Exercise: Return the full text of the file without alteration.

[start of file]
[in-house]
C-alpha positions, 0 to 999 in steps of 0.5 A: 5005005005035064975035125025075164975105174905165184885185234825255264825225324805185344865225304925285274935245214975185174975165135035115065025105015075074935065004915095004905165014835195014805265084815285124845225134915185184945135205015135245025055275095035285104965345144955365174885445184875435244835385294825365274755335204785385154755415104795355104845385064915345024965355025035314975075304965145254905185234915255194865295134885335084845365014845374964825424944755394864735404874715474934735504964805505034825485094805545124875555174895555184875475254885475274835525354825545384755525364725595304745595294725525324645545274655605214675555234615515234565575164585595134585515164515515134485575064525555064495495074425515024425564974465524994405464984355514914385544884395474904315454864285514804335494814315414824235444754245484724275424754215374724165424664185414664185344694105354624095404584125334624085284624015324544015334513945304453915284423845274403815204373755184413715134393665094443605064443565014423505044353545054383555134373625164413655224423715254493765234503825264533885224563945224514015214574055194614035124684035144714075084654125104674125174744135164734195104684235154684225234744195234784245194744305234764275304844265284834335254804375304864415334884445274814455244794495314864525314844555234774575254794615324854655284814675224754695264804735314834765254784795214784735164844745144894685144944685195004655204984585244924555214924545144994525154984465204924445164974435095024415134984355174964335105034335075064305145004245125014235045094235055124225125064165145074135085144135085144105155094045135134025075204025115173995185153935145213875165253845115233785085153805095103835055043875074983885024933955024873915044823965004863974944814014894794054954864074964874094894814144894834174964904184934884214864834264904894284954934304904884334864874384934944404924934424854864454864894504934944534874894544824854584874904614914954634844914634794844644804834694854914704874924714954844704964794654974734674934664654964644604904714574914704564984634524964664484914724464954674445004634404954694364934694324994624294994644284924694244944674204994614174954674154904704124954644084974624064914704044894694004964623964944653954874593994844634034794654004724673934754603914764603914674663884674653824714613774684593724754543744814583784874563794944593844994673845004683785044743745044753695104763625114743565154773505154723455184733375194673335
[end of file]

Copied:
[in-house]
C-alpha positions, 0 to 999 in steps of 0.5 A: 5005005005035064975035125025075164975105174905165184885185234825255264825225324805185344865225304925285274935245214975185174975165135035115065025105015075074935065004915095004905165014835195014805265084815285124845225134915185184945135205015135245025055275095035285104965345144955365174885445184875435244835385294825365274755335204785385154755415104795355104845385064915345024965355025035314975075304965145254905185234915255194865295134885335084845365014845374964825424944755394864735404874715474934735504964805505034825485094805545124875555174895555184875475254885475274835525354825545384755525364725595304745595294725525324645545274655605214675555234615515234565575164585595134585515164515515134485575064525555064495495074425515024425564974465524994405464984355514914385544884395474904315454864285514804335494814315414824235444754245484724275424754215374724165424664185414664185344694105354624095404584125334624085284624015324544015334513945304453915284423845274403815204373755184413715134393665094443605064443565014423505044353545054383555134373625164413655224423715254493765234503825264533885224563945224514015214574055194614035124684035144714075084654125104674125174744135164734195104684235154684225234744195234784245194744305234764275304844265284834335254804375304864415334884445274814455244794495314864525314844555234774575254794615324854655284814675224754695264804735314834765254784795214784735164844745144894685144944685195004655204984585244924555214924545144994525154984465204924445164974435095024415134984355174964335105034335075064305145004245125014235045094235055124225125064165145074135085144135085144105155094045135134025075204025115173995185153935145213875165253845115233785085153805095103835055043875074983885024933955024873915044823965004863974944814014894794054954864074964874094894814144894834174964904184934884214864834264904894284954934304904884334864874384934944404924934424854864454864894504934944534874894544824854584874904614914954634844914634794844644804834694854914704874924714954844704964794654974734674934664654964644604904714574914704564984634524964664484914724464954674445004634404954694364934694324994624294994644284924694244944674204994614174954674154904704124954644084974624064914704044894694004964623964944653954874593994844634034794654004724673934754603914764603914674663884674653824714613774684593724754543744814583784874563794944593844994673845004683785044743745044753695104763625114743565154773505154723455184733375194673335